Thursday, July 26, 2012

Halibut Ceviche Tacos




Can you have too much of a good thing? No way, at least not if you’re talking about halibut ceviche. We ate it straight up at first, as an appetizer with romaine spears and fresh tortilla chips… and there was some left. I packaged up a bit to share with a neighboring boat… and there was still some left. Hmmm, maybe I had been a little carried away with the chopping and dicing, but no problem. The next day I served that chilled, citrusy ceviche for lunch, spooned on top of coleslaw inside a crispy corn tortilla shell. 

Ceviche tacos were a new-to-us menu item, and they weren’t just good, oh no, they were really really good!  Ceviche is already a hit prepared with this summer's fresh halibut, and I can imagine ceviche will be a popular choice at future Make-Your-Own-Taco Parties.  


Ceviche Tacos

Fresh halibut fillet (or another firm white fish, or even shrimp or bay scallops): skinned and cut in cubes (½-inch to 1-inch)

Marinade:
¼ cup lime juice
¼ cup lemon juice
¼ cup seasoned rice vinegar (or substitute orange juice)
¼ cup white onion, diced small
2 cloves garlic, minced

Salsa:
1 poblano pepper, stemmed, seeded & diced small
¼ cup red onion, sliced thin or diced small
1 orange, peeled & chopped in small dice (plus any juices)
¼ cup fresh cilantro, coarsely chopped
½ cup English cucumber, diced small
Salt and pepper to taste (optional)
1 small avocado, diced small
2 TBS reserved marinade juices (after draining ceviche)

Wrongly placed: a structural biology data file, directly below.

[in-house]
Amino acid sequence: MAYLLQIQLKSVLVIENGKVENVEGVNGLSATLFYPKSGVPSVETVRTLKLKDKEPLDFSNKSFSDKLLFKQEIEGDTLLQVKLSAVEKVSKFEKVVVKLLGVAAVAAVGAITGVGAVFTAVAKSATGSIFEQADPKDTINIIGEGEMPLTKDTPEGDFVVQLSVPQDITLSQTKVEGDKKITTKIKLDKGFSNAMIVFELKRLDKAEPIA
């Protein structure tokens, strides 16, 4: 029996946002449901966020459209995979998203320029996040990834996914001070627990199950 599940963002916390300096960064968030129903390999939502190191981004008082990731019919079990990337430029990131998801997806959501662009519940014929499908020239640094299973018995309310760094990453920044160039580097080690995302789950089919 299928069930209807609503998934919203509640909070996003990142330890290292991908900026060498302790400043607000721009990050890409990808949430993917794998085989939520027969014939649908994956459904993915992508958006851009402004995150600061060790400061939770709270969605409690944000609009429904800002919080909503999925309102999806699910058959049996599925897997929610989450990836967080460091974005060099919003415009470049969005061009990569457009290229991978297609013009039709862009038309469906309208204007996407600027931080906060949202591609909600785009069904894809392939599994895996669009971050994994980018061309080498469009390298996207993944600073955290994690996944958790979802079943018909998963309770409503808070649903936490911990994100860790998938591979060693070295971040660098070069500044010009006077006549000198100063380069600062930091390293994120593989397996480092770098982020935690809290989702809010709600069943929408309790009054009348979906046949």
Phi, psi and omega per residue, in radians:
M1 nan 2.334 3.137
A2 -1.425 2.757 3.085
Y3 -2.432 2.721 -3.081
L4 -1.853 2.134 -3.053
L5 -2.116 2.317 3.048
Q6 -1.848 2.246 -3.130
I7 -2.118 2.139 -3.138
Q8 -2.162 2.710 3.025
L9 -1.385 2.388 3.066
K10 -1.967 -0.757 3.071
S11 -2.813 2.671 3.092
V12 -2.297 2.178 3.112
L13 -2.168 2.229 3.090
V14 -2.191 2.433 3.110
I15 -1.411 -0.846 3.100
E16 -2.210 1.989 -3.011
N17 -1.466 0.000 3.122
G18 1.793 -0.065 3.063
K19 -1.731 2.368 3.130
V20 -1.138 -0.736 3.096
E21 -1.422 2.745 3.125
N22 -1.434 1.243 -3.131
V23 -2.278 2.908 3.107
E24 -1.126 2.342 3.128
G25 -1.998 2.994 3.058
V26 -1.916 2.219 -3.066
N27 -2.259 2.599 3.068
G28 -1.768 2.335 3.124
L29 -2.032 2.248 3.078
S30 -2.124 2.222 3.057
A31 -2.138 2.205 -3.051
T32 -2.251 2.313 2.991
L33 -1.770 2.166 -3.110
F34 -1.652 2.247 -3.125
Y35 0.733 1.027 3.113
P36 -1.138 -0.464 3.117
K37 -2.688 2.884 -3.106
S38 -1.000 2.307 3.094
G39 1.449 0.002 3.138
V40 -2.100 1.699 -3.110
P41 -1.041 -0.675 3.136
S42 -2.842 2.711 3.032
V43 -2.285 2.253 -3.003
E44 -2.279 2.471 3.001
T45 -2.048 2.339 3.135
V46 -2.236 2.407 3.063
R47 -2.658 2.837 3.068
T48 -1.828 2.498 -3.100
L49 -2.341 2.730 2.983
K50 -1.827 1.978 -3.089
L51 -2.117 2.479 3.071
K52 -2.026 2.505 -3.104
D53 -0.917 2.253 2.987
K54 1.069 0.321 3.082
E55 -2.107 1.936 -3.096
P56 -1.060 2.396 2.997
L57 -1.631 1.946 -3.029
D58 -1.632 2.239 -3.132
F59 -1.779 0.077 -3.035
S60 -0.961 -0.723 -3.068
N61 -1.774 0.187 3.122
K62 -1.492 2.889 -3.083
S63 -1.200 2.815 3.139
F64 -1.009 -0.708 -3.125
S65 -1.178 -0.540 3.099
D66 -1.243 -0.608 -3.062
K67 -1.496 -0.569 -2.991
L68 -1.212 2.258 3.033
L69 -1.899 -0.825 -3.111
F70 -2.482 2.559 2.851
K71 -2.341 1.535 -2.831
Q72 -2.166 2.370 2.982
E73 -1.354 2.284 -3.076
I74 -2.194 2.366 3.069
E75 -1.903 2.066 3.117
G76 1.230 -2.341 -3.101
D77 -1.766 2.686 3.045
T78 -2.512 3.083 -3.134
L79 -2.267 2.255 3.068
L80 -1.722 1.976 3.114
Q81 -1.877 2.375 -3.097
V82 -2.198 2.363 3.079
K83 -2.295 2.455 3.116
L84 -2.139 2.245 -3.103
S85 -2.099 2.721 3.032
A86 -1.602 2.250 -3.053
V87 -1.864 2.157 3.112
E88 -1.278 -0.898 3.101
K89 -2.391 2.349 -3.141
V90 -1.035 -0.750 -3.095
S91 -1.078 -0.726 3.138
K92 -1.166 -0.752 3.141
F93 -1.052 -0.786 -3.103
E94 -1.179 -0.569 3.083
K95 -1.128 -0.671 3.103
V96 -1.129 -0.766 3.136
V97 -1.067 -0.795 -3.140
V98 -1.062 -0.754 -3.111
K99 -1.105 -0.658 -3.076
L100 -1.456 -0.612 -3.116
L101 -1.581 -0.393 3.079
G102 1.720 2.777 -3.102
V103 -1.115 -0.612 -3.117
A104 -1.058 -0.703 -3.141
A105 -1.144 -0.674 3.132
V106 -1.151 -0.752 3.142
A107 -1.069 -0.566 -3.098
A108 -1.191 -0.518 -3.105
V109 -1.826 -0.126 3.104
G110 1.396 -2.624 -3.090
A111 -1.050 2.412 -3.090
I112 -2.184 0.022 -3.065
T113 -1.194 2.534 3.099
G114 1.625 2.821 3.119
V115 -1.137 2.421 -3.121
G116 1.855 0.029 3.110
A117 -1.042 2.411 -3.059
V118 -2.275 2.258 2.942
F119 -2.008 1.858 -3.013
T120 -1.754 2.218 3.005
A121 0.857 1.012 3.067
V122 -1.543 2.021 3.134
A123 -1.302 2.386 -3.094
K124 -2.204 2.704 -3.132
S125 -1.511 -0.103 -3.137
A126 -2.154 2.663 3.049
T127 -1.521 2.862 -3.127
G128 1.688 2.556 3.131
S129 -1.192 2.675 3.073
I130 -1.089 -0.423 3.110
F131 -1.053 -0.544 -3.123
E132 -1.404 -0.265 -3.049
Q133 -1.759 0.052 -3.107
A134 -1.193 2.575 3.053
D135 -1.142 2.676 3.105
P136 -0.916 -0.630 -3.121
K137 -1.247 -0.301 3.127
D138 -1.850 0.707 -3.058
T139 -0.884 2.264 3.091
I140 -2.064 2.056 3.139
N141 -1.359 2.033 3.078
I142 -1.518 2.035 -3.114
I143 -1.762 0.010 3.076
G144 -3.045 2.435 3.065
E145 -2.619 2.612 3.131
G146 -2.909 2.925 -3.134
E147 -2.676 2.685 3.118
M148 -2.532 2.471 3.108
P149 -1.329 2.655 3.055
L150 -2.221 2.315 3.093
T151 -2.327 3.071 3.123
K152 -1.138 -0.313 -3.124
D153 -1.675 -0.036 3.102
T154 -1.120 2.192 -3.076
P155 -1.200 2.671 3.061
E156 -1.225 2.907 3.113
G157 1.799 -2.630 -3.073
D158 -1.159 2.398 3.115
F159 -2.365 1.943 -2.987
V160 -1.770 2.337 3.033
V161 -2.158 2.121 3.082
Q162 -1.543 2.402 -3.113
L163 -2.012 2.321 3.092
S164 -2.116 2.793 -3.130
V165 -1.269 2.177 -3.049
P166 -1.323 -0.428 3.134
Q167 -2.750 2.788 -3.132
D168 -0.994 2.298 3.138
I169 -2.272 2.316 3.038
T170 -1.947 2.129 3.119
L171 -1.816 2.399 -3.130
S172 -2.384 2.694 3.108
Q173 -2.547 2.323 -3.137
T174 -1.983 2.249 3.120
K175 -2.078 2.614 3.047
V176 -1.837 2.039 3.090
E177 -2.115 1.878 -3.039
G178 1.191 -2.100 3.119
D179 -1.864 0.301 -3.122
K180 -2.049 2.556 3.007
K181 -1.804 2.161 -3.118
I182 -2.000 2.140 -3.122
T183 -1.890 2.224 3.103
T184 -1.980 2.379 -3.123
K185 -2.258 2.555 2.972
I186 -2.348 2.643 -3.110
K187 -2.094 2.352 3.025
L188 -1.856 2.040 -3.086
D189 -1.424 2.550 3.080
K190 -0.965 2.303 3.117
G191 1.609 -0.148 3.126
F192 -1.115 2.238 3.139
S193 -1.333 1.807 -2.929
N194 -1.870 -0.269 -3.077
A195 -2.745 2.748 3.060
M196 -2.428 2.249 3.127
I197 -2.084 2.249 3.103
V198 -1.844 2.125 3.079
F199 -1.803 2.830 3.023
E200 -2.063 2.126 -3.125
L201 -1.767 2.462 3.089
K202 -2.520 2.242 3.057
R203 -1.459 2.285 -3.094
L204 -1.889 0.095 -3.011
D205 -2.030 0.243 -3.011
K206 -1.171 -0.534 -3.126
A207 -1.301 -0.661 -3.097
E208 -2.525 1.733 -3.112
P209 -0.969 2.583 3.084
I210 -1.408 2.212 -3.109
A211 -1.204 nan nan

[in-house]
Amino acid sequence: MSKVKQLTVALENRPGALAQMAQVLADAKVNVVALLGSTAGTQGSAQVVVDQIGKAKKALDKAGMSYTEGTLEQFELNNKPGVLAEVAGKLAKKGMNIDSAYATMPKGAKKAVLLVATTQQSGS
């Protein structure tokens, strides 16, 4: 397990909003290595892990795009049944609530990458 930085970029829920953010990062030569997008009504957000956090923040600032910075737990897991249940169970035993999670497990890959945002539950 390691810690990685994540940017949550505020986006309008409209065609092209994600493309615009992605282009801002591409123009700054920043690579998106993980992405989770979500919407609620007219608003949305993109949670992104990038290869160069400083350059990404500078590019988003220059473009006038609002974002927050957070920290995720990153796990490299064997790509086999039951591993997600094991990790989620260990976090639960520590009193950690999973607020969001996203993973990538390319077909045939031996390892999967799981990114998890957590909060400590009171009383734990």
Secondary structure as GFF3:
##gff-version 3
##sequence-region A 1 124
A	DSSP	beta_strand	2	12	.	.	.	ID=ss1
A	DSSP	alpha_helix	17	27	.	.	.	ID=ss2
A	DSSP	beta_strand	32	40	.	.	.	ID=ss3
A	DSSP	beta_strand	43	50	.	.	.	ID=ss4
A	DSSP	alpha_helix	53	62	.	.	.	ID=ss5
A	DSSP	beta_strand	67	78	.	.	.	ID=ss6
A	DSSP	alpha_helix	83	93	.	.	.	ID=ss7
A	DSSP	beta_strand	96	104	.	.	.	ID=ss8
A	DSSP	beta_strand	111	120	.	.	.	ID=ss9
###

small white corn tortillas
cabbage shreds, lettuce shreds, or broccoli slaw
lime wedges or a splash of Tequila

For the Ceviche:
Cut the halibut into ½-inch cubes and set aside. Use a glass container and combine the marinade ingredients. Add the fish cubes and toss gently to coat. Press down ever so gently: you need enough liquid to cover the fish completely, so keep the same ratio if you find you have to add a bit more. Cover and refrigerate until the fish is opaque, “cooked” by the acidic juice marinade, roughly 2-4 hours.

When fish is completely opaque, drain off the liquid, reserving 2+ tablespoons of the juices. Mix the diced poblano, onion, orange pieces and juice, cilantro and cucumber together in a large bowl. Add the fish chunks and gently stir to mix (a rubber spoon-type spatula is useful here). Add salt and pepper as desired. Cover and refrigerate until ready to serve.

Just before serving, use that spoon-style spatula to stir in the avocado and a tablespoon or two of the reserved juices.

For the taco shell:
Lightly coat a small non-stick skillet with a fine mist of cooking oil spray and heat over medium heat. Cook a corn tortilla, turning frequently, until warmed through and brown spots appear but not so long that it crisps. Gently form the warm tortilla into a folded shell and let cool draped over the edge of a straight-sided container until it firms. Repeat with remaining tortillas as desired.

To serve:
Place a bit of shredded cabbage inside a taco shell: use a slotted spoon to scoop up ceviche to fill the taco: squeeze a lime wedge or drizzle of bit of tequila on top and enjoy! 


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